Bradley Thomas Giordano offers insight on how mandatory disclosure of physician errors could affect the current medical malpractice system.
Q: Is the medical malpractice landscape ideal for practicing physicians and injured parties?
Bradley Thomas Giordano: No. In my opinion, the current medical malpractice landscape is far from ideal, at least from a physician’s perspective. Medical malpractice claims are unpredictable both in terms of their incidence and their success. Such unpredictability undercuts the tort system goals of compensating parties who were injured as a result of negligence and deterring negligent behavior, and by extension it also impacts health care quality as an outcome of effective deterrence. Doctors, unable to predict their malpractice liability, face increasing malpractice insurance premiums and pressure to engage in defensive medicine.
Q: Would changing the current status quo be better or worse for doctors?
Bradley Thomas Giordano: There is some evidence that the situation could get worse for physicians since the majority of potential malpractice claims are not pursued in the current environment. Therefore, there is a risk that changes to the current system could result in increased malpractice liability and litigation costs. On the other hand, there are strong arguments that increased reporting of medical errors will actually reduce malpractice liability. For example, compliance with this type of proposal may result in significant improvements to the current standards of care which would likely reduce errors and corresponding causes of action.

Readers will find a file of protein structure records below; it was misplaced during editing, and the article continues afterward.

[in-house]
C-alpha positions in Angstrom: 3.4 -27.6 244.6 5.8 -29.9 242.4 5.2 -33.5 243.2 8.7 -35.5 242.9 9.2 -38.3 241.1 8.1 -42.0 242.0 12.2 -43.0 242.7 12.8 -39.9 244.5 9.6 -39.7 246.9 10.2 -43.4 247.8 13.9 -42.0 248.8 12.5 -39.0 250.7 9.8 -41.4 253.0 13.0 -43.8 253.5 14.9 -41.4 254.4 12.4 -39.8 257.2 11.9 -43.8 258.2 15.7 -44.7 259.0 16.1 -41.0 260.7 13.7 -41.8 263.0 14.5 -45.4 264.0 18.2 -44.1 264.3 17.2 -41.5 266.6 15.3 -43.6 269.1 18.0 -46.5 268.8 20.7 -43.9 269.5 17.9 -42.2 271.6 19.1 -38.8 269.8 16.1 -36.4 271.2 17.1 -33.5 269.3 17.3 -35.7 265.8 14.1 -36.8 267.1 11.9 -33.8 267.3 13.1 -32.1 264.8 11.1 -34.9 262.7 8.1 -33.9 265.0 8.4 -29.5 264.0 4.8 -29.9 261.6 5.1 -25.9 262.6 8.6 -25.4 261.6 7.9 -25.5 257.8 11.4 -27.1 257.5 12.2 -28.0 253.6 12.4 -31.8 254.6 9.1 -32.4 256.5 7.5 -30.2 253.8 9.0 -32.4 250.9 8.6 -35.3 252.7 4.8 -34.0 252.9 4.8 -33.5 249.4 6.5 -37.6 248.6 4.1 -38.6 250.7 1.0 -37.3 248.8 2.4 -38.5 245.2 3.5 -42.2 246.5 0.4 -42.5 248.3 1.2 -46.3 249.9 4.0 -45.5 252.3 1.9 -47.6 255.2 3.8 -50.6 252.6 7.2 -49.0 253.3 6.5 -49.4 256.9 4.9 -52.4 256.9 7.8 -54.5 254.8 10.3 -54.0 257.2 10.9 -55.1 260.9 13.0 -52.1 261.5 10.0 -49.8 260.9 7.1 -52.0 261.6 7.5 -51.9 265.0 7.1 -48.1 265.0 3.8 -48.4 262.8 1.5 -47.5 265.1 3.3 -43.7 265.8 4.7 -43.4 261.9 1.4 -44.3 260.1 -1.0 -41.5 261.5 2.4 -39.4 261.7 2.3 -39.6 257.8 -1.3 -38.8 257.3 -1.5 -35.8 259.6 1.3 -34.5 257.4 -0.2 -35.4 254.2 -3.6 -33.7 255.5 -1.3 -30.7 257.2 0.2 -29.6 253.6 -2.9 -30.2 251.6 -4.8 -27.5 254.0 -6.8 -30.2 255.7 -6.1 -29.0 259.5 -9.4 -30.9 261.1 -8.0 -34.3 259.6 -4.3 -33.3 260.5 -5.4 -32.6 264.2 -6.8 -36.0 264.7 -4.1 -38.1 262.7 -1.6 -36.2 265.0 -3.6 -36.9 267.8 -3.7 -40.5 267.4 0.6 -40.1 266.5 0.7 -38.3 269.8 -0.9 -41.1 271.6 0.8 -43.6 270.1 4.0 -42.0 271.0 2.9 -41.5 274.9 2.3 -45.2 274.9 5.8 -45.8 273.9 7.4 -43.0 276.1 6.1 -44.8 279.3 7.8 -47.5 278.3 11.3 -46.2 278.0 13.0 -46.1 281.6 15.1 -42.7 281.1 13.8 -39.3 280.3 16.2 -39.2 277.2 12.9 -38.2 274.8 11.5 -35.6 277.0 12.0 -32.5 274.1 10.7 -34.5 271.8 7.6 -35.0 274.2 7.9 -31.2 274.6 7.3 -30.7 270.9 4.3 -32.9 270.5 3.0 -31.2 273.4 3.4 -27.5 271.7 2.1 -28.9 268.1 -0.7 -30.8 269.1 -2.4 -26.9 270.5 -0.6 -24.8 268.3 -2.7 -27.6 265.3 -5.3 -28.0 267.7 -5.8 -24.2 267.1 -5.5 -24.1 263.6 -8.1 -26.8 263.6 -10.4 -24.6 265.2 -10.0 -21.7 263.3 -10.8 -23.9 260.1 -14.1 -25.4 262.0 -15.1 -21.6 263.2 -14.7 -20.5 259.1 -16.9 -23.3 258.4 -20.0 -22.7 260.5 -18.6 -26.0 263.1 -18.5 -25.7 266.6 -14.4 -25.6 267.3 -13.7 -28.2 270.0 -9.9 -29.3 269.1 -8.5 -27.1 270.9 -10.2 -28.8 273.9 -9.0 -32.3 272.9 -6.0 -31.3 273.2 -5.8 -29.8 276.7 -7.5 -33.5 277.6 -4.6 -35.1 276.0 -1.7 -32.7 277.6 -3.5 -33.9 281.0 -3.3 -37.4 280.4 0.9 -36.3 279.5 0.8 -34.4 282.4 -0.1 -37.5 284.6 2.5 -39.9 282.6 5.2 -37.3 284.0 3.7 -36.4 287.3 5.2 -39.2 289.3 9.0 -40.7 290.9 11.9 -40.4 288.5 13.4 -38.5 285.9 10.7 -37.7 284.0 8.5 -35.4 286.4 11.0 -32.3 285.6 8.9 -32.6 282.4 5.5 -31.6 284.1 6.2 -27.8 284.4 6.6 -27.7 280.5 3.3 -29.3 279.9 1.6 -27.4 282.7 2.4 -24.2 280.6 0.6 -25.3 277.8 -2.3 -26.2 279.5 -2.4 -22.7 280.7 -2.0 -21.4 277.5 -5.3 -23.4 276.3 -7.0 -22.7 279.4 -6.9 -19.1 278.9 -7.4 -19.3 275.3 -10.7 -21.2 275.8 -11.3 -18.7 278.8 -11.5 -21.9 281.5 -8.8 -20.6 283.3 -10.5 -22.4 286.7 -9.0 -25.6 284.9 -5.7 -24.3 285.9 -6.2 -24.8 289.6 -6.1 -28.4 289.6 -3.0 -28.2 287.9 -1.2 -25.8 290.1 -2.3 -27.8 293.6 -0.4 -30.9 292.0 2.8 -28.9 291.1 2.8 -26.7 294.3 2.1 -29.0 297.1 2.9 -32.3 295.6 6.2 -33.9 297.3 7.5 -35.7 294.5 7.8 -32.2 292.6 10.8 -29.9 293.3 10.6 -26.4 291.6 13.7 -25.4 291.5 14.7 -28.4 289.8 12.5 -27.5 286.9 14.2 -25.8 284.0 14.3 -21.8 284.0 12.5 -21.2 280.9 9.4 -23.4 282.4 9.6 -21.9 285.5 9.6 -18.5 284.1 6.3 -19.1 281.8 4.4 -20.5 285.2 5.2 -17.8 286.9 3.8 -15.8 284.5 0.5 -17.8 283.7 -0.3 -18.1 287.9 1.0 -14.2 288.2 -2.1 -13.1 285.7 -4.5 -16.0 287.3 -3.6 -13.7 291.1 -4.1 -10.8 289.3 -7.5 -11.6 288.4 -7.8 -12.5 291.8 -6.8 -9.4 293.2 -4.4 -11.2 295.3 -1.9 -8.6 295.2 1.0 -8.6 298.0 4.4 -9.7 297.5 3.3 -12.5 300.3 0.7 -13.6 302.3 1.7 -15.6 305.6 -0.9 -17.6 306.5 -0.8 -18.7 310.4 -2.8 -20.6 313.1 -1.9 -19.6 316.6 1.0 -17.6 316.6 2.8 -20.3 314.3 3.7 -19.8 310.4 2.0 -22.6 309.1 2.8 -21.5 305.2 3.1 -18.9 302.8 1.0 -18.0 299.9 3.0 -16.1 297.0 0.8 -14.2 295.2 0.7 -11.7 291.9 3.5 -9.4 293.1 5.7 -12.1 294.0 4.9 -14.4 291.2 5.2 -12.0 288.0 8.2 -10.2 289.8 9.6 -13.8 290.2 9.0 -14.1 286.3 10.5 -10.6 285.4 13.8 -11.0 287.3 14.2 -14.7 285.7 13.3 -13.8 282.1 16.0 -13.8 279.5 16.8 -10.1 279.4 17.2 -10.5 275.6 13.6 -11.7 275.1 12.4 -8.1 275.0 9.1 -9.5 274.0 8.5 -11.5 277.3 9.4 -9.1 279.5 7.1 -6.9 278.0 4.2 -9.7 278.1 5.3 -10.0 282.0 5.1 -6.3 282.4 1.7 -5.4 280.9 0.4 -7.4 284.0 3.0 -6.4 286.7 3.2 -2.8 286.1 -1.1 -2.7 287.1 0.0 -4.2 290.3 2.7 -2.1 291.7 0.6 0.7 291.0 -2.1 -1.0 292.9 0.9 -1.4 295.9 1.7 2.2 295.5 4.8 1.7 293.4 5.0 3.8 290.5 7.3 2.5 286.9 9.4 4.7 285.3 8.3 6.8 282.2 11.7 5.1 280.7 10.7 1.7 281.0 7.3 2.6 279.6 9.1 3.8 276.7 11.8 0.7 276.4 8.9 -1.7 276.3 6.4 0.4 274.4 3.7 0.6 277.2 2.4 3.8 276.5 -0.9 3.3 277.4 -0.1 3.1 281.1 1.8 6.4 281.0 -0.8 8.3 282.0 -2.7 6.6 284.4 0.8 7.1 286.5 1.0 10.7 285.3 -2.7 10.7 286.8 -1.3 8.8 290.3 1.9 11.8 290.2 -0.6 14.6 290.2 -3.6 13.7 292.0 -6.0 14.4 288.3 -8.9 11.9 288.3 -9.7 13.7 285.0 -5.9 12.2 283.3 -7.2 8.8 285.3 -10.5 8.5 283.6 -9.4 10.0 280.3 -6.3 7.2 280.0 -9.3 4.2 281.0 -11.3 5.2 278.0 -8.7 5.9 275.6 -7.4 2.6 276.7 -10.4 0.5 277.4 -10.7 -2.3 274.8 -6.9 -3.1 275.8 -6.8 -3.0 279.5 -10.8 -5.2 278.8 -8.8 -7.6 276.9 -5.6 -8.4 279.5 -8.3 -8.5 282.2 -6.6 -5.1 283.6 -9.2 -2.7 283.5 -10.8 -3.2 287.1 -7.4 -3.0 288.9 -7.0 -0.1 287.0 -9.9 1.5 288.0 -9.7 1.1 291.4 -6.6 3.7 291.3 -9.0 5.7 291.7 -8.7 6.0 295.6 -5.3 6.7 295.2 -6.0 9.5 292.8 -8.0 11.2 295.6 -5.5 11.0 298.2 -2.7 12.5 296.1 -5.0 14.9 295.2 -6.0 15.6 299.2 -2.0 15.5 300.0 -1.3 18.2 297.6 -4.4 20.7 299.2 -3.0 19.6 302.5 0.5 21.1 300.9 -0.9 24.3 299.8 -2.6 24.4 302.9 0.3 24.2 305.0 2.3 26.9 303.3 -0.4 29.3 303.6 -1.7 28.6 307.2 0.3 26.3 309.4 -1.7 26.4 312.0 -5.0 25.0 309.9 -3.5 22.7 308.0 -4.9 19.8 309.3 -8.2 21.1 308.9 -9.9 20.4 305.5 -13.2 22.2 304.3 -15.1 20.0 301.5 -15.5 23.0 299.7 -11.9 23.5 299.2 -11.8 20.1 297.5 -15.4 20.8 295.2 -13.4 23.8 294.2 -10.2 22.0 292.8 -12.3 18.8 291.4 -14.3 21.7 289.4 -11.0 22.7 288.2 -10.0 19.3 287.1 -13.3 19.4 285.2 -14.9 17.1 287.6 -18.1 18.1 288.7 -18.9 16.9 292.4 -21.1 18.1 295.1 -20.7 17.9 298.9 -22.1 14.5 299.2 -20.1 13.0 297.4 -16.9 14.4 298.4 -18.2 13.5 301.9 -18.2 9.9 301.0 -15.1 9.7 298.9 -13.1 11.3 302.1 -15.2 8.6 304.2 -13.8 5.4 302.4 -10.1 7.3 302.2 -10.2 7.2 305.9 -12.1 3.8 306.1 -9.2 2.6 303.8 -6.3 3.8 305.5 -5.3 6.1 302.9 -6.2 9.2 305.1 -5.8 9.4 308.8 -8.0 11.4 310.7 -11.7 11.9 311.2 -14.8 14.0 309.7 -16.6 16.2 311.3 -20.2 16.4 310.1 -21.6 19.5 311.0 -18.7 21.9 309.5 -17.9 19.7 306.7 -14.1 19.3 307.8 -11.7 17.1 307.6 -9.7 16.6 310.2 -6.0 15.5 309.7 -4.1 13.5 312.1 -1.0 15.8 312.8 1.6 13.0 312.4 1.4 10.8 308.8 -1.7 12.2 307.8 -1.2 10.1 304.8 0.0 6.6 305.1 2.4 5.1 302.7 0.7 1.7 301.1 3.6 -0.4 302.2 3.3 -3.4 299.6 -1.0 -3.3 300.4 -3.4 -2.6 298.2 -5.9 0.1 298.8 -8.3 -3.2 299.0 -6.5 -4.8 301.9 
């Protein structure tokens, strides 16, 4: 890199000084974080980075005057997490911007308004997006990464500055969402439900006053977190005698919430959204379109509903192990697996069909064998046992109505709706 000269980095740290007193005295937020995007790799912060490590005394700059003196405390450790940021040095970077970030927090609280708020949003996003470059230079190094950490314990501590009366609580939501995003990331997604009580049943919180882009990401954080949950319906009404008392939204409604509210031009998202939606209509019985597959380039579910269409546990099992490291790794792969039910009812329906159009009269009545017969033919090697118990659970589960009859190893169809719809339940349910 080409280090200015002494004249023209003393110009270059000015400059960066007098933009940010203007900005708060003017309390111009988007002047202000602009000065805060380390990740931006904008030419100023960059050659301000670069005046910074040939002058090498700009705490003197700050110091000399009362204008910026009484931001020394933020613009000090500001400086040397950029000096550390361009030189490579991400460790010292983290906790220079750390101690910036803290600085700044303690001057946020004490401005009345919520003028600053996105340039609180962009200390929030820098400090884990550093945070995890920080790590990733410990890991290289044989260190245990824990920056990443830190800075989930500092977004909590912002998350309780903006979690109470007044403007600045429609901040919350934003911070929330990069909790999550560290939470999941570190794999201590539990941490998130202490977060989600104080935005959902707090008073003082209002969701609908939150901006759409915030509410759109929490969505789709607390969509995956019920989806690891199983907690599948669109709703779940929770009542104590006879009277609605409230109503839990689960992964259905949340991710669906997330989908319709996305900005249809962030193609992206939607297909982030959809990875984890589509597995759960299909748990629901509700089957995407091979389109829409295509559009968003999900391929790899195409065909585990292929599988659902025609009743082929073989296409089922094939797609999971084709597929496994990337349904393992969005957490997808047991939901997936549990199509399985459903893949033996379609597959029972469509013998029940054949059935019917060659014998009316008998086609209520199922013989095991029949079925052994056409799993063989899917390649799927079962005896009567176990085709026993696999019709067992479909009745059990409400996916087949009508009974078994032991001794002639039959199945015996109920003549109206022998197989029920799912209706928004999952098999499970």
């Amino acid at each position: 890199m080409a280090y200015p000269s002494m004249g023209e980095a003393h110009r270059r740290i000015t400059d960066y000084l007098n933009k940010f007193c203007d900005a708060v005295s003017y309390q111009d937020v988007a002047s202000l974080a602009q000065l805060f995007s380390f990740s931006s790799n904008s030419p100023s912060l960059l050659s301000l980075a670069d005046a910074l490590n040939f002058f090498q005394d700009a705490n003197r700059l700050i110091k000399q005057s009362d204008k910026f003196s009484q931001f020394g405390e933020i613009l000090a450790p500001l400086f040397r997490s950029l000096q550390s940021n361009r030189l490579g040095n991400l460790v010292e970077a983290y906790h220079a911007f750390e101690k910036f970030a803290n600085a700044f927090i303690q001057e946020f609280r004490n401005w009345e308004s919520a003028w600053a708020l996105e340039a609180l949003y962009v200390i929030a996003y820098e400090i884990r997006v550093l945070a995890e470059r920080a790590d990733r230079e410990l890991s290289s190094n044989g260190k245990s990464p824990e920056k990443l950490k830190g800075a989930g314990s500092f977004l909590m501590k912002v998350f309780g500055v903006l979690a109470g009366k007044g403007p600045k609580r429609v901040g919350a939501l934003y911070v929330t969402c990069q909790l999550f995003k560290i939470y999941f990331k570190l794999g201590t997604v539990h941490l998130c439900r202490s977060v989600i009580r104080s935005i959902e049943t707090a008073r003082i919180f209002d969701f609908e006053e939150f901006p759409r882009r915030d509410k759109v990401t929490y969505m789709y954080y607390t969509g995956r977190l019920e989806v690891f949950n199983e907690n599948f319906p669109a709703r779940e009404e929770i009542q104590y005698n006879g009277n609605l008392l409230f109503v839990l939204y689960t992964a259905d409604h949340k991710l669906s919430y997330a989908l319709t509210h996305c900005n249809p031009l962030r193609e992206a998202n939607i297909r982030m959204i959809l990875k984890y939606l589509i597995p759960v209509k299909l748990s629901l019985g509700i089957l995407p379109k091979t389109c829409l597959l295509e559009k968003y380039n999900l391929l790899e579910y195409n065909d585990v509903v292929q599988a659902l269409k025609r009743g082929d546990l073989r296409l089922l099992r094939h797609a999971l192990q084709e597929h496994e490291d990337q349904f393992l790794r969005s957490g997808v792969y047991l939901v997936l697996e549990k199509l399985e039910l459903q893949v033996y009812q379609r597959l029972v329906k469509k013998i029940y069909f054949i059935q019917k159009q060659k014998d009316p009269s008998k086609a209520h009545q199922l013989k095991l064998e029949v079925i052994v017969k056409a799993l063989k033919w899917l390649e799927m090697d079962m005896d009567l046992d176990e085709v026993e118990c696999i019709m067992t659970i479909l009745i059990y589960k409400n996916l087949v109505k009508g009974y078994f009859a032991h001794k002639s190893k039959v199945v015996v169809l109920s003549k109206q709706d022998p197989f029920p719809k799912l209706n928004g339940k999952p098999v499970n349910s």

Q: Can you help me understand why the U.S. medical malpractice system is described as “reactive?”
Bradley Thomas Giordano: The current system is one that attempts to improve quality through individualized fault assessments. This system has been described as a reactive approach because it attempts to improve quality by identifying errors only after they have resulted in a bad outcome, rarely investigating underlying causes in order to prevent the same mistakes in the future. Critics of this model have advocated moving away from reactive fault assessments and towards investigating the root causes of errors with an eye on designing safety protocols that will reduce the likelihood of error on a system-wide basis.
Q: What benefits are there to the mandated reporting of medical errors?
Bradley Thomas Giordano: The hope is that if good information concerning the incidence and circumstances leading to medical error is aggregated, careful analysis may then lead to the development of new, safer healthcare delivery standards that will reduce medical error and corresponding malpractice liability going forward.